Marine & Environmental Sciences Faculty Articles

Document Type


Publication Date


Publication Title

Regional Studies in Marine Science


Sea turtle, Carbon, Nitrogen, Stable isotopes, LMM





First Page



Evaluating resource use patterns for imperiled species is critical for understanding what supports their populations. Here we established stable isotope (δ13C, δ15N) values for the endangered green sea turtle (Chelonia mydas) population found within the boundaries of Dry Tortugas National Park (DRTO), south Florida, USA. There is little gene flow between turtles sampled at DRTO and in other rookeries in Florida, underscoring the need to study this distinct population. Between 2008 and 2015 we collected multiple sample types (skin [homogenized epidermis/dermis], whole blood, red blood cells, plasma, carapace) from 151 unique green turtles, including 43 nesting females and 108 in-water captures; some individuals were resampled multiple times across years to evaluate consistency of isotope signatures. Isotopic ratios ranged from -27.3 to -5.4 for δ13C and 3.7 to 10.6 for δ15N. Using linear mixed models, we evaluated covariates (sample type, turtle size and year) that best explained the isotope patterns observed in turtle tissues. Predictions from the top model for δ13C indicated a slight decrease over time and for δ15N a slight increase in the middle sampling years (2010–2012); results indicated that turtle size appeared to be the driver behind the range in δ13C and δ15N observed in turtle skin. We found a pattern in stable carbon isotope values that are indicative of an ontogenetic change from an omnivorous diet in smaller turtles to a seagrass-based diet in larger turtles. When we compared the stable carbon and nitrogen isotope values of the samples collected from turtles with that of seagrasses found in DRTO, we found that turtles > 65 cm SCL had similar stable carbon isotope values to the seagrass species present. Results of this study suggest stable isotope analysis coupled with data for available resources can be useful for tracking and detecting future changes in green turtle resource shifts in DRTO.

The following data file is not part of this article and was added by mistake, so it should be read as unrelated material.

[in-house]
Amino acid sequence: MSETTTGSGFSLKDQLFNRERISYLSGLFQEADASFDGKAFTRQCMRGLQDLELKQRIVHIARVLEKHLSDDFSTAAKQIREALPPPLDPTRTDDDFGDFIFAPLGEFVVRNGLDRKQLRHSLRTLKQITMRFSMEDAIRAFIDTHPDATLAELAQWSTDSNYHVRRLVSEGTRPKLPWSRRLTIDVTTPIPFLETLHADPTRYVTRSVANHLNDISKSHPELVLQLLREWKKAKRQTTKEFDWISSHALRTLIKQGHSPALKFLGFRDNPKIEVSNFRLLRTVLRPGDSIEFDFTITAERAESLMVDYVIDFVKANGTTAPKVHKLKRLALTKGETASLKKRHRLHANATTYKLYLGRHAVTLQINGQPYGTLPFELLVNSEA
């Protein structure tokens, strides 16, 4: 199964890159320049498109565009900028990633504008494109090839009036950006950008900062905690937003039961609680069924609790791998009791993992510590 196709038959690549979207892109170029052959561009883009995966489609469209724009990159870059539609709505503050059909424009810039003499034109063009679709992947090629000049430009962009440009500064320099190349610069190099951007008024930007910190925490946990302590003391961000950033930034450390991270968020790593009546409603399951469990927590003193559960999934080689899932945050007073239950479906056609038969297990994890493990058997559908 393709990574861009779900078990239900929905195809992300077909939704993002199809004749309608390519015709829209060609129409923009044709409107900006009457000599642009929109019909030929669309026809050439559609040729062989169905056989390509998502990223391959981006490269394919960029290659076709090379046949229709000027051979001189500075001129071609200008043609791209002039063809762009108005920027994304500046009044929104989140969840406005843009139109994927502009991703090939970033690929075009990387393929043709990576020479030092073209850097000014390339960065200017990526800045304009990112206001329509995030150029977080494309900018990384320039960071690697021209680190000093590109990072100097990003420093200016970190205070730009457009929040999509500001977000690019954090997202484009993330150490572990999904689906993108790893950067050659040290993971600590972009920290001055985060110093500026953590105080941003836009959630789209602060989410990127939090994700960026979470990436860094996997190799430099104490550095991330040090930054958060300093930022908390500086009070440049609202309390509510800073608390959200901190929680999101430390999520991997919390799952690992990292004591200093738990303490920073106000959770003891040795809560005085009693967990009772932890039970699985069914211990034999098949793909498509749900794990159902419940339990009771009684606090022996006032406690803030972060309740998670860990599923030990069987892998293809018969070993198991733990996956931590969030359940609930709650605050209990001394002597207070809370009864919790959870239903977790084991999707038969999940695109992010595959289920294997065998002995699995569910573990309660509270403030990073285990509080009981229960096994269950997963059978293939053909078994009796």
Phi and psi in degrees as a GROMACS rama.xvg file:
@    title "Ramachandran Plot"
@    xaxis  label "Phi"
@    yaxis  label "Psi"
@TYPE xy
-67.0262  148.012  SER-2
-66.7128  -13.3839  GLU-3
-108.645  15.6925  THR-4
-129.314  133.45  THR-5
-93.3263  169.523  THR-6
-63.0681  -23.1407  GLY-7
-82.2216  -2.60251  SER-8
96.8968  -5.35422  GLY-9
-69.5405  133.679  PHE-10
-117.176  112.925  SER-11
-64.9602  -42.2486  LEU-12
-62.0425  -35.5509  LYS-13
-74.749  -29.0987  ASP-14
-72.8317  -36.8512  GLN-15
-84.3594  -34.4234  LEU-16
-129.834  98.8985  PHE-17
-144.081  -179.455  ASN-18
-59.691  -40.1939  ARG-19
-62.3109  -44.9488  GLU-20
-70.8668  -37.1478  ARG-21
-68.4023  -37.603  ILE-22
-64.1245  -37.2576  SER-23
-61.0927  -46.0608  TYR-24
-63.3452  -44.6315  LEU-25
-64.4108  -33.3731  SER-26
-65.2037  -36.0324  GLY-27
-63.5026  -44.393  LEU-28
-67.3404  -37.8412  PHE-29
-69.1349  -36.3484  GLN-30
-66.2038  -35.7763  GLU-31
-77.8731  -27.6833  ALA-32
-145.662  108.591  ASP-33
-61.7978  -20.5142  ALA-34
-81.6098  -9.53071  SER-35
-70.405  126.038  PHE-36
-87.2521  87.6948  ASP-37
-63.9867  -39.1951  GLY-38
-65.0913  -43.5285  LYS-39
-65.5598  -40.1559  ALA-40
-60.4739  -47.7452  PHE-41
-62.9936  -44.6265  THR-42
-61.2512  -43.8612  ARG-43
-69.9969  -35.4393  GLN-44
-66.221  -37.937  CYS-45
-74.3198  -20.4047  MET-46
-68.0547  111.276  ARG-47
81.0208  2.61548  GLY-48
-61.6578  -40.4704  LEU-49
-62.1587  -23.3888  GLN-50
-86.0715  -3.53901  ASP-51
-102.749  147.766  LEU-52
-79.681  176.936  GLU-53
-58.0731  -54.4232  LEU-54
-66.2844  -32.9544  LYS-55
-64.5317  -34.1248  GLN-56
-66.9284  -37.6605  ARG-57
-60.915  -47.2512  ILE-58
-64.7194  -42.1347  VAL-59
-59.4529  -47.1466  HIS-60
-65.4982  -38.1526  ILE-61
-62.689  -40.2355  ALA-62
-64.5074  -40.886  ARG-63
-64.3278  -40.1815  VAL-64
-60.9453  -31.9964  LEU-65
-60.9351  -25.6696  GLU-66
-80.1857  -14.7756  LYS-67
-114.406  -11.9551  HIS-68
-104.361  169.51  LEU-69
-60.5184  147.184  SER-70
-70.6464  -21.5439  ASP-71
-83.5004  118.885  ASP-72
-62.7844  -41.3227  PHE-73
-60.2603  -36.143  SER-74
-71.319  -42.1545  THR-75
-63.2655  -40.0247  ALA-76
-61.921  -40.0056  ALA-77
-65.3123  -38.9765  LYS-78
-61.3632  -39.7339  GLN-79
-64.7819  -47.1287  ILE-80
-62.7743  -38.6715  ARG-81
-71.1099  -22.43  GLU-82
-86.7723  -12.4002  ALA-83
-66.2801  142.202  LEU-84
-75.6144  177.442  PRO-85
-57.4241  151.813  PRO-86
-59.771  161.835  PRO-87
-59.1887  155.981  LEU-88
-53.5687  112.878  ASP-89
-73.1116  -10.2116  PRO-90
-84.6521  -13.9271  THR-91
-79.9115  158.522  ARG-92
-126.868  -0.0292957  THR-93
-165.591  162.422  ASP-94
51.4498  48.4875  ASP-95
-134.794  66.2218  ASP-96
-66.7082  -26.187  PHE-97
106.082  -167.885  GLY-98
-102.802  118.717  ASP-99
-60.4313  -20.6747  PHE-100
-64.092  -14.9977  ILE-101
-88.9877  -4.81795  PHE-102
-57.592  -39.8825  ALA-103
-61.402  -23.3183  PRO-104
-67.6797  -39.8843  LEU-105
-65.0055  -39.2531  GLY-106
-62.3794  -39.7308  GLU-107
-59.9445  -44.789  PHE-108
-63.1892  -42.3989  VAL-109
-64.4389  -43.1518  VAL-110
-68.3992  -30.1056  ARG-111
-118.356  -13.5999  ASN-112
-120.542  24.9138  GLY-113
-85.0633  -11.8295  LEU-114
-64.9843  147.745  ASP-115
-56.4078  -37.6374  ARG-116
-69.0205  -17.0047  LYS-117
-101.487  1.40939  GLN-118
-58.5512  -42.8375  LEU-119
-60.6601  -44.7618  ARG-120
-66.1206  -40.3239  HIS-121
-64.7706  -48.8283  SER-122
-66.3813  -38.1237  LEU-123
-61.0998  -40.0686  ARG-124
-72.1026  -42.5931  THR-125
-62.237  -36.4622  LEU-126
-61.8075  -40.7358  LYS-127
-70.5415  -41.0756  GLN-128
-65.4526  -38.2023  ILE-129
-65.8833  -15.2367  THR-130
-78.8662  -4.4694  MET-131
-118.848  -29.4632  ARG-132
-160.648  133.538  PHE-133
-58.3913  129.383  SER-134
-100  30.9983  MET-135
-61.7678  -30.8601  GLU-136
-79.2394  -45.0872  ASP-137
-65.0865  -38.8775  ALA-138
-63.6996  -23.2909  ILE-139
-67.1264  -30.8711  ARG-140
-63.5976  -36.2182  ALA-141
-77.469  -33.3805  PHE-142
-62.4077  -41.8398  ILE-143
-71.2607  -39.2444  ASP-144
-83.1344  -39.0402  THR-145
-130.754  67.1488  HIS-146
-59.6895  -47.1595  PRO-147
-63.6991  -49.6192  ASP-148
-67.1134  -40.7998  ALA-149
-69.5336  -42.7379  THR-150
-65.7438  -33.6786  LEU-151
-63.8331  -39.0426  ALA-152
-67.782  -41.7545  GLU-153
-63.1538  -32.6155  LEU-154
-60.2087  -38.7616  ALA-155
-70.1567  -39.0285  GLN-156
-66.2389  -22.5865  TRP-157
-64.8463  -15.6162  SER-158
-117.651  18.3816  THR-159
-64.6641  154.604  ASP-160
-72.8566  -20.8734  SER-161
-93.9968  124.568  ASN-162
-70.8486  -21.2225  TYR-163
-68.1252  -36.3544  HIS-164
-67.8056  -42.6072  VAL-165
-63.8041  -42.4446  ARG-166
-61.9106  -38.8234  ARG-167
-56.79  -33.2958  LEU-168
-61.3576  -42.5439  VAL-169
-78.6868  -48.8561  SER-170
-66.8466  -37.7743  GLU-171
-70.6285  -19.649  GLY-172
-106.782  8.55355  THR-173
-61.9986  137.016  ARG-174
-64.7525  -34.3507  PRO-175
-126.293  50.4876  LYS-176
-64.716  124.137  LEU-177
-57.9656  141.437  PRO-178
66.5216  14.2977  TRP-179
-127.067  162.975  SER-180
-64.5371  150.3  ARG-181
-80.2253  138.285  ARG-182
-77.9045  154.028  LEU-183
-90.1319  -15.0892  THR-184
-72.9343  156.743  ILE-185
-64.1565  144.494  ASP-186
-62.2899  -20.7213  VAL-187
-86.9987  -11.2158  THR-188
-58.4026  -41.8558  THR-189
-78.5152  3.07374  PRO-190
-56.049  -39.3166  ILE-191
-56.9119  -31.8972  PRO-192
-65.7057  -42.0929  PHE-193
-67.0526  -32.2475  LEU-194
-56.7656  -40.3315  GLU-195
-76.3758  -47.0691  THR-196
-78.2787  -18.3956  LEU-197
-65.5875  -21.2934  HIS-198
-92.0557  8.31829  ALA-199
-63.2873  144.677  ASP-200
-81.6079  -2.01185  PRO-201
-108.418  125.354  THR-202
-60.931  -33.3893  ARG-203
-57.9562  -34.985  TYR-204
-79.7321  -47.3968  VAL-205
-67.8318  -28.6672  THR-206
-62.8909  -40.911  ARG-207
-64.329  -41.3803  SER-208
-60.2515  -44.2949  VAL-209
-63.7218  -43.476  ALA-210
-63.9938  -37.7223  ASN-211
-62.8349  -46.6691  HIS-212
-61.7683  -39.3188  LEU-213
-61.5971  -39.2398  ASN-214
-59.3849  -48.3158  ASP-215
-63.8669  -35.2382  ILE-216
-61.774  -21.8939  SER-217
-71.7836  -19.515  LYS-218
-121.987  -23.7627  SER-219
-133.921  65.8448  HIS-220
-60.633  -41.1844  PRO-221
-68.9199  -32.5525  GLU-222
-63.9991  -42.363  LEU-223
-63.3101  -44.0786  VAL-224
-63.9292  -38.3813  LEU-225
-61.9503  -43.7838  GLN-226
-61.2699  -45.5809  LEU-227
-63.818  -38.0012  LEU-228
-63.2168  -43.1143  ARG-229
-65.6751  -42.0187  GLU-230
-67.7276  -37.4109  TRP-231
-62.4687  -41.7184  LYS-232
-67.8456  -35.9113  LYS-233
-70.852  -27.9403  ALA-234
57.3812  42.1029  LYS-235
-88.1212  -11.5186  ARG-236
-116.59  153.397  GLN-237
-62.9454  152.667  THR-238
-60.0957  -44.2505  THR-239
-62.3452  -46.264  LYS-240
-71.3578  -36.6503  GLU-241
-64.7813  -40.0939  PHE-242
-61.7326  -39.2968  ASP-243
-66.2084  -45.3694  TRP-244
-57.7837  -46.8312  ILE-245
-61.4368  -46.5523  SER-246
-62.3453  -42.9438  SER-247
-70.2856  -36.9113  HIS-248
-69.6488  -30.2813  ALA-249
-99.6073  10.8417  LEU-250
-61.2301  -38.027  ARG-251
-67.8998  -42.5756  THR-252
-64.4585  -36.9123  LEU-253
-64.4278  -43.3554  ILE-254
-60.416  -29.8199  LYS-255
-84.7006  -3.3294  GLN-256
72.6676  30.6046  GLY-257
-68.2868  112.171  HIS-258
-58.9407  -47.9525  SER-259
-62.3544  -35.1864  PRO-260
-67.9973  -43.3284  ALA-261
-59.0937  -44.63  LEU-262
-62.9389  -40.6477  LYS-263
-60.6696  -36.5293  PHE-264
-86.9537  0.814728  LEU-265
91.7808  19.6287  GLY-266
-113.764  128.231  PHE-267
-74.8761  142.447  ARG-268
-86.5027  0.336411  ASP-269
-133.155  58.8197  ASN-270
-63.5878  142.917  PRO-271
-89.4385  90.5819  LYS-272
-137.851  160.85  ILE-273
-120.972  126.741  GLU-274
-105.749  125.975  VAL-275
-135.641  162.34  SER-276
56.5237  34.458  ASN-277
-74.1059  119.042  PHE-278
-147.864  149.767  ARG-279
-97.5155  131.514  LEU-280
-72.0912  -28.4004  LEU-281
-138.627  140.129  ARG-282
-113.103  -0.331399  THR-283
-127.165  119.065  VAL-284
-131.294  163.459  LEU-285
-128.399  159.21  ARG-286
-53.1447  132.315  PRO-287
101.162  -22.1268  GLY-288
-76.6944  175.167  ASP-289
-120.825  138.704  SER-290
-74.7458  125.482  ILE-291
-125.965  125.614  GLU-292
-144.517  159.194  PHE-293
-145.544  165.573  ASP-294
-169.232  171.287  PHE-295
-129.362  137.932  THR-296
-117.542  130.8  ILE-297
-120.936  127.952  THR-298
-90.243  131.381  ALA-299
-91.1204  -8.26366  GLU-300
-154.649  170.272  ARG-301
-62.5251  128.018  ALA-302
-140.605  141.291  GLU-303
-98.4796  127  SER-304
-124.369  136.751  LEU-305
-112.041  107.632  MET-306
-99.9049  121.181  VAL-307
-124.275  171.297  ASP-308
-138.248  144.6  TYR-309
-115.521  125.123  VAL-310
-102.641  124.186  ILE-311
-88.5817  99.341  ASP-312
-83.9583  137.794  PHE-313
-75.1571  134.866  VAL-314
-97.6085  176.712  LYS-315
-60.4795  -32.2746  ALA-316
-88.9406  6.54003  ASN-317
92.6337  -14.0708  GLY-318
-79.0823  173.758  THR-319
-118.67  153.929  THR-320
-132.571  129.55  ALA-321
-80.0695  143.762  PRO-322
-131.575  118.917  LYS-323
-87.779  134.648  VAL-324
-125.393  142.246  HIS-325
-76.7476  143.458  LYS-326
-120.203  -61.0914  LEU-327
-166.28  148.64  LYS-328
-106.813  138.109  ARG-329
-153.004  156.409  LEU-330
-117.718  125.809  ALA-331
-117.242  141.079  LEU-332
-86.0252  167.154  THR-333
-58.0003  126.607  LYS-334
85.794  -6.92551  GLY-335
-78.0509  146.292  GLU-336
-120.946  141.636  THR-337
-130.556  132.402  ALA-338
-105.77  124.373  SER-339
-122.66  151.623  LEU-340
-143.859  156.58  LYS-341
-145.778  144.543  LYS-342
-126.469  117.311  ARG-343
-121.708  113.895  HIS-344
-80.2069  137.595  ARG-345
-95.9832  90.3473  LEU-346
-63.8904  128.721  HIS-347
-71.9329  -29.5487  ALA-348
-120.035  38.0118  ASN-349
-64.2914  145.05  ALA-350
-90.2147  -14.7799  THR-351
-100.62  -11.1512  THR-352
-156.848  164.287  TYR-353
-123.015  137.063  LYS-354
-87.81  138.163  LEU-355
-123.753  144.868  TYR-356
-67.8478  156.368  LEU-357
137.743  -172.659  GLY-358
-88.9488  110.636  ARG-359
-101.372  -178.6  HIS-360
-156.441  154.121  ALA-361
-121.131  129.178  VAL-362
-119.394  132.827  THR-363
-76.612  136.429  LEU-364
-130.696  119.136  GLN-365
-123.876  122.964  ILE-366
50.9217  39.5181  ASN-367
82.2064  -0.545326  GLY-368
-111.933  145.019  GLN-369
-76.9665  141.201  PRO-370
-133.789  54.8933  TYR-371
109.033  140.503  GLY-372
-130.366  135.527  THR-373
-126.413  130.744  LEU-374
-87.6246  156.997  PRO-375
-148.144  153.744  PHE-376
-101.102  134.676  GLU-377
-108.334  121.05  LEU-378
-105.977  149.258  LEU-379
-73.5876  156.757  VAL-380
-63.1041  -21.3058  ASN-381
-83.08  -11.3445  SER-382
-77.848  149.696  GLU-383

We acknowledge past and present employees and volunteers for assistance in the field and lab, Kelsey Roberts for help with editing our revised manuscript files, and Will Jenkins for careful review of an earlier draft of the manuscript. All work was permitted under the following permits issued to K. Hart: USGS Animal Care permit USGS-SESC-2014-03, NMFS Scientific Research Permits 13307, 17381, Florida Marine Turtle Permit 176 and Dry Tortugas Scientific Research Permits DRTO-2008-SCI-0008, DRTO-2010-SCI-0009, DRTO-2012-SCI-0008, DRTO-2014-SCI-0004, and DRTO-2016-SCI-0008. Data generated during this study are available as a USGS data release (Roche et al., 2019). Any use of trade, firm, or product names is for descriptive purposes only and does not imply endorsement by the U.S. Government.

Financial support

Funding for portions of this study were provided by the USGS Coastal and Marine Geology Program, USA, USGS Ecosystems Program, USA, the USGS Priority Ecosystem Studies Program, USA, and the U.S. National Park Service .

Additional Comments

© 2021 Elsevier B.V.





Peer Reviewed